Trinity President Patricia McGuire received the distinguished 2012 Henry Paley Award today from NAICU – the National Association of Independent Colleges and Universities. This award recognizes one individual each year who exemplifies an outstanding commitment to students, faculty and higher education. President McGuire was honored for her accomplishments in making Trinity a model of private, nonprofit higher education serving a public purpose, and for her service as a tireless and effective voice of American colleges and universities in the federal public policy arena. Read the complete citation.
“Pat McGuire is an icon of higher education leadership,” said NAICU President David L. Warren as he presented the award to her.
Herb Tillery, executive director of the College Success Foundation–District of Columbia, gave the introductory remarks in tribute of President McGuire. The College Success Foundation-D.C. is an important Trinity partner, providing scholarships and academic support to hundreds of D.C. students from Wards 7 and 8, including many students who attend Trinity. Tillery said, “Pat McGuire is one of the most brilliant minds in this city! She is a thought leader in the areas of education, poverty, social justice, economics and many other fields….She has become an innovator in serving low-income, first-generation students and has helped many other educational leaders rethink and refine their approach to this most vital part of our college-going community….Her leadership in higher education has left our nation richer for the lives that have been changed and the dreams that have been realized as a result of her work.” Read his complete remarks.
He was joined at the podium by Trinity senior and CSF-DC Achiever Scholar Tommesha Scott, who spoke movingly of President McGuire’s commitment to making education accessible and her advocacy of students, and how, on more than one occasion, President McGuire provided her with encouragement and support.
In her acceptance remarks, President McGuire called upon her “brother and sister presidents” to make higher education accessible and “show courage” in removing the barriers to education. She said, “We have such a rare privilege — the power to transform lives through higher education. We also are among the few of this world with the gifts of eloquence and large capacity for communication. We must use these gifts more effectively, not simply in defense of our institutions, but truly on behalf of those who need our powerful voices so mightily, especially our current and future students. We need to come out from behind the ermine and velvet curtains of academic politesse to raise our voices more urgently on the critical issues of this momentous time in human history, exemplifying leadership for those values we all proclaim in various ways our mission statements: honor, justice, equity, freedom.
“Few issues are more serious for the long-term health of our society than the widening gap between rich and poor in this nation, as it also has been around the globe. The wealth gap is an abyss along and across which our students stand arrayed, with their families and communities and neighborhoods stretching far behind them to the horizons we cannot imagine. Those on the side of wealth and privilege are diminishing while we see the great surge of those on the side of economic stress and financial fear. We can and we must be the loudest voices and most aggressive advocates on their behalf in a society that, in too many places, still does not comprehend the full meaning of equal opportunity and real educational justice.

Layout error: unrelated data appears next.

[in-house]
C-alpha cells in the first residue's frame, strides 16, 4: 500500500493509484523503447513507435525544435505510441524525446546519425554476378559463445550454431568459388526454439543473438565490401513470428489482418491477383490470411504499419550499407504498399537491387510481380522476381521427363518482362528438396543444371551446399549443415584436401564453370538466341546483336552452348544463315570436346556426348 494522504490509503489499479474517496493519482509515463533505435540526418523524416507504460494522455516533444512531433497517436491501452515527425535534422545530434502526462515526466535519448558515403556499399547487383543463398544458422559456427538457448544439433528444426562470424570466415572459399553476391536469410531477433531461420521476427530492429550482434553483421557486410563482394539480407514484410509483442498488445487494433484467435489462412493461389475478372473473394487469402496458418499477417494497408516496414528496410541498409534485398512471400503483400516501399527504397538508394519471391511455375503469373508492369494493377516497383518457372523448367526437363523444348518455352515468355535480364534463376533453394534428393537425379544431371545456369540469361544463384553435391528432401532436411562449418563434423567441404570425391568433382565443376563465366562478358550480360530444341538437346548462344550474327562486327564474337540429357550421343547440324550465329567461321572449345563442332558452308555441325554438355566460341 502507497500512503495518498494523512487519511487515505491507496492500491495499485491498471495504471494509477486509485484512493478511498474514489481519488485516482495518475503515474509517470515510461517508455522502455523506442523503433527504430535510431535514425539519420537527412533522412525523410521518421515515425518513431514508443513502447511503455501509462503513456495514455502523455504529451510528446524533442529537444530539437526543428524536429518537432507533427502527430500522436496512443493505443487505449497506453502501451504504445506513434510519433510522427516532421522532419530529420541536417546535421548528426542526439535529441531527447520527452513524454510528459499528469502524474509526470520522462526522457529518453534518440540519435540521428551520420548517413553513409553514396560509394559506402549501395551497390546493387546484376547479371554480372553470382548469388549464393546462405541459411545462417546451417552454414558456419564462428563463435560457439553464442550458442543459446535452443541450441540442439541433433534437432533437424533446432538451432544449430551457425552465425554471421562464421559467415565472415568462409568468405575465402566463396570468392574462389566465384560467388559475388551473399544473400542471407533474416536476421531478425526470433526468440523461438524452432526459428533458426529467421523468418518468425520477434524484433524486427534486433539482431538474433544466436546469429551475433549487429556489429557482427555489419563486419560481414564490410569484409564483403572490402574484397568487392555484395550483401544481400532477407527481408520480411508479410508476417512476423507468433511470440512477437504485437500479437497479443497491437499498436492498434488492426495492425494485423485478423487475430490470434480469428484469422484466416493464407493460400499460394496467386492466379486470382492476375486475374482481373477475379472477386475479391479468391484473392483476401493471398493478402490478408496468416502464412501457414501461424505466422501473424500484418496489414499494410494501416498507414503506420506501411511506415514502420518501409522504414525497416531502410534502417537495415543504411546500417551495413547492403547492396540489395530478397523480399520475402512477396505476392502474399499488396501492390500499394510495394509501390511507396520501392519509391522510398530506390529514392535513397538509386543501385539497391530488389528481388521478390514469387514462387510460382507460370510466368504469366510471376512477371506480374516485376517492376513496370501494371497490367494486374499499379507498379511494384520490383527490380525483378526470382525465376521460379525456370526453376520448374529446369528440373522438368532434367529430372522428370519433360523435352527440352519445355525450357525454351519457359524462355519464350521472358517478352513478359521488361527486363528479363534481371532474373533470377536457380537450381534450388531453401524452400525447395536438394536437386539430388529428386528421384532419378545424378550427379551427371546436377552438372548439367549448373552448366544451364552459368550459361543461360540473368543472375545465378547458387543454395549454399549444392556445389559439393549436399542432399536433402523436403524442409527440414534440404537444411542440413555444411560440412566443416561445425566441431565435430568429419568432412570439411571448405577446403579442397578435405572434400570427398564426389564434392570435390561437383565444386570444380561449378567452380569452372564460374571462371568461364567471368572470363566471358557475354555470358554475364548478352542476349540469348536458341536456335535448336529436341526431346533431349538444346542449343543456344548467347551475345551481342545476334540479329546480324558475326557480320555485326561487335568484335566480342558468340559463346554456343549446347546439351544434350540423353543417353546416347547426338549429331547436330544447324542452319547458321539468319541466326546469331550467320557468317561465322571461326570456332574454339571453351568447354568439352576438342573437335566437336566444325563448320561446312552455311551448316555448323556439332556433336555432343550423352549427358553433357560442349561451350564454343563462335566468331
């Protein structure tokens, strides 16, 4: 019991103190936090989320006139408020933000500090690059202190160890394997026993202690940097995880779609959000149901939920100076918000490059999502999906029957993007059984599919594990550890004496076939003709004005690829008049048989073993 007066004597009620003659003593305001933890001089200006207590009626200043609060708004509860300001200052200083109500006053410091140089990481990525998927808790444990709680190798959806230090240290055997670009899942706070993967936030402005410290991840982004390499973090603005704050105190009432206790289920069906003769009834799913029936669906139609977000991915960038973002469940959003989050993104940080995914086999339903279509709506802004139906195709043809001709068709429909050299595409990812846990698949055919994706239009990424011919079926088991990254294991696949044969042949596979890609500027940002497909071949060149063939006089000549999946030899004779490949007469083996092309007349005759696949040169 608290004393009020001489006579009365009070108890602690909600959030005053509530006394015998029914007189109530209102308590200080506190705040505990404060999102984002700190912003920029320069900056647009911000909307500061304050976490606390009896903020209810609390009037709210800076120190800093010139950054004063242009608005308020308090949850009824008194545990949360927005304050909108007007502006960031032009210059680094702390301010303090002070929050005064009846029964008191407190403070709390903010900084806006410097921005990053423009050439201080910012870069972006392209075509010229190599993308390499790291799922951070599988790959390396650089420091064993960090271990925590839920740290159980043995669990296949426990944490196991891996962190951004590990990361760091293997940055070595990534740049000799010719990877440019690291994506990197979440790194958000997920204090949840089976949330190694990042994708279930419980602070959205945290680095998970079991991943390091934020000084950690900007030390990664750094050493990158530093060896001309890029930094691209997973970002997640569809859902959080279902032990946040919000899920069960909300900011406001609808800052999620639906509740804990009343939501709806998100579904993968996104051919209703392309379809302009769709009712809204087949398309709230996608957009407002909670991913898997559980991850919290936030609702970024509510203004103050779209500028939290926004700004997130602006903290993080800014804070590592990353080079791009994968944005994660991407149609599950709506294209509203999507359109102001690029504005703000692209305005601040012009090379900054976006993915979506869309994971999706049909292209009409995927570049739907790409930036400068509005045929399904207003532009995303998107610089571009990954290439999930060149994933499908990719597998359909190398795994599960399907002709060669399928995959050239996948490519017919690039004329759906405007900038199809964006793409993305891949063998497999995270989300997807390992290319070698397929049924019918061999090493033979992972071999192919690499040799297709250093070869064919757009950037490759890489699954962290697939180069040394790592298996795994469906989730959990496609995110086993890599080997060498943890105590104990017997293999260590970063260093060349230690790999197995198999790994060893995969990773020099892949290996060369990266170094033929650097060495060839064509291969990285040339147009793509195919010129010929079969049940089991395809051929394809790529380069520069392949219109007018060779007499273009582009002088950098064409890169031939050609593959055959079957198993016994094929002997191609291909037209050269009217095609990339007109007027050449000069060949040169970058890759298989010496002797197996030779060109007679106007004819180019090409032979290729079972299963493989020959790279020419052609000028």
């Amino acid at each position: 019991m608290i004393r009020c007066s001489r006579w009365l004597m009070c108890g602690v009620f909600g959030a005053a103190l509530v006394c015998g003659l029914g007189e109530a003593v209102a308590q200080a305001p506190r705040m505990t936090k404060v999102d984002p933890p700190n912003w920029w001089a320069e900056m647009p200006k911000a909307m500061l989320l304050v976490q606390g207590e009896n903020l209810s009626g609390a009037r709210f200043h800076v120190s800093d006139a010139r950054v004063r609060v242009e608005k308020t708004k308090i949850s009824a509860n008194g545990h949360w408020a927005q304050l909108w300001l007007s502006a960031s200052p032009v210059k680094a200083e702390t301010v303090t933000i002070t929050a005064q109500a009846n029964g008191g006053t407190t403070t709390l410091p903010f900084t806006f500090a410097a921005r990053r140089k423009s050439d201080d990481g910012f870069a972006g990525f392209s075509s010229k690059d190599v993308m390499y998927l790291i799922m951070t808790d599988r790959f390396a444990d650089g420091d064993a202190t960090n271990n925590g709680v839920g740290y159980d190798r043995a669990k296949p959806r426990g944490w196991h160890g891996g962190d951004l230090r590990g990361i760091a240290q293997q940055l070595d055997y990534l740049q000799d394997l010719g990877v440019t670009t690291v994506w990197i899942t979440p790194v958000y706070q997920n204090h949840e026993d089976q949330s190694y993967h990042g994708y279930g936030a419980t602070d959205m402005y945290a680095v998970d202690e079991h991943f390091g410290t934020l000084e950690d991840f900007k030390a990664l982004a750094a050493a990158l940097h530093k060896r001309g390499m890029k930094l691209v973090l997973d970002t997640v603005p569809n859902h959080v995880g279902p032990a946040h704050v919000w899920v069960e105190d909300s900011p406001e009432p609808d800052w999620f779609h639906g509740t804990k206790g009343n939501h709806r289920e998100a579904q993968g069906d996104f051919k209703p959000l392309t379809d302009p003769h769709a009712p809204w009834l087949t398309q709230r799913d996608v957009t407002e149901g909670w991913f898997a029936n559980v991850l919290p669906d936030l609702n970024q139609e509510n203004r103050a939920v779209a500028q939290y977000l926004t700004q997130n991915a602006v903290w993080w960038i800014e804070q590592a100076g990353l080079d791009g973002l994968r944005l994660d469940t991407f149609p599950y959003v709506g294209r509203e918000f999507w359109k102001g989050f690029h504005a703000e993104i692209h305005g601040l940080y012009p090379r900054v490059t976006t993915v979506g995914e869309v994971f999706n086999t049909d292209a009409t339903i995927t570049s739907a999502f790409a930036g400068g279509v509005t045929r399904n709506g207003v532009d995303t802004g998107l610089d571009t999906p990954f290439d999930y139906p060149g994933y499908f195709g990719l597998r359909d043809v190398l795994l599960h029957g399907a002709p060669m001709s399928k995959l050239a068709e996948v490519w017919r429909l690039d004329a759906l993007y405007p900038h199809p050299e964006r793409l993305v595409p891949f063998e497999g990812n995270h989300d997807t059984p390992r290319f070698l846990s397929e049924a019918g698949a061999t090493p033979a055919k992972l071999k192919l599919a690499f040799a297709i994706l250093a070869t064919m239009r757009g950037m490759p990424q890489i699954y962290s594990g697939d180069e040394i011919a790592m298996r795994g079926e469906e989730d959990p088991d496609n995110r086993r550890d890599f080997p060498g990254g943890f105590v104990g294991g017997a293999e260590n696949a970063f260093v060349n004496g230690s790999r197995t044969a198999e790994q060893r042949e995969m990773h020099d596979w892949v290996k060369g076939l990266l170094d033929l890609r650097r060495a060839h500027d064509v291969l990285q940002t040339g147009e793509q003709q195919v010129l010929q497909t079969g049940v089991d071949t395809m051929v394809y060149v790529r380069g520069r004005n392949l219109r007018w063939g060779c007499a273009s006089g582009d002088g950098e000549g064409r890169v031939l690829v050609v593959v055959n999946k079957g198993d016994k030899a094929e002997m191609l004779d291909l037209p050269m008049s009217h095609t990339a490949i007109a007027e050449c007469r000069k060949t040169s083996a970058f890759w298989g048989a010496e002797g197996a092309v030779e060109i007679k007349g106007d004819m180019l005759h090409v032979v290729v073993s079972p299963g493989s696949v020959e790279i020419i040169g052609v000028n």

“Every human person has a right to be educated to the greatest extent possible. Education is the best hope this nation has to narrow the wealth gap and restore economic security for all. Surely, the wealthiest nation in the history of the earth can protect this right with economic and public policies that make funding for education the highest priority. We appreciate and applaud President Obama’s leadership on this issue.
“Equally surely, every college and university in this room — some very wealthy, some very constrained — can find it in ourselves to open the doors a little wider, to welcome more students we might never have imagined before on the hallowed hallways of Old Main. We can surely show more courage in blowing past the old barriers to access: so, for example, our magazine rankings might slip a few notches if, instead of emphasizing selectivity rates (how many students we keep out), we promote higher Pell Grant recipient rates (how many low income students we serve). Tuition and cost are actually within our power to control, if we have the willpower to do so. We could call out rating agencies that exalt ever-higher tuition rates and ever-lower discount rates while penalizing institutions that serve larger proportions of low income students of color.
“Every human person has a right to an education that opens intellect and imagination to the potential for those wild, risky, radical ideas never expressed before. Protecting this right is the whole point of academic freedom. The essential freedom of liberal learning is the distinguishing characteristic of higher learning versus the lower grades.” Read her complete remarks.
The awards luncheon was part of NAICU’s Annual Meeting, the nation’s largest single meeting of higher education presidents from the private, nonprofit sector. With more than 1,000 members nationwide, NAICU serves as the unified national voice of private, nonprofit higher education in the United States.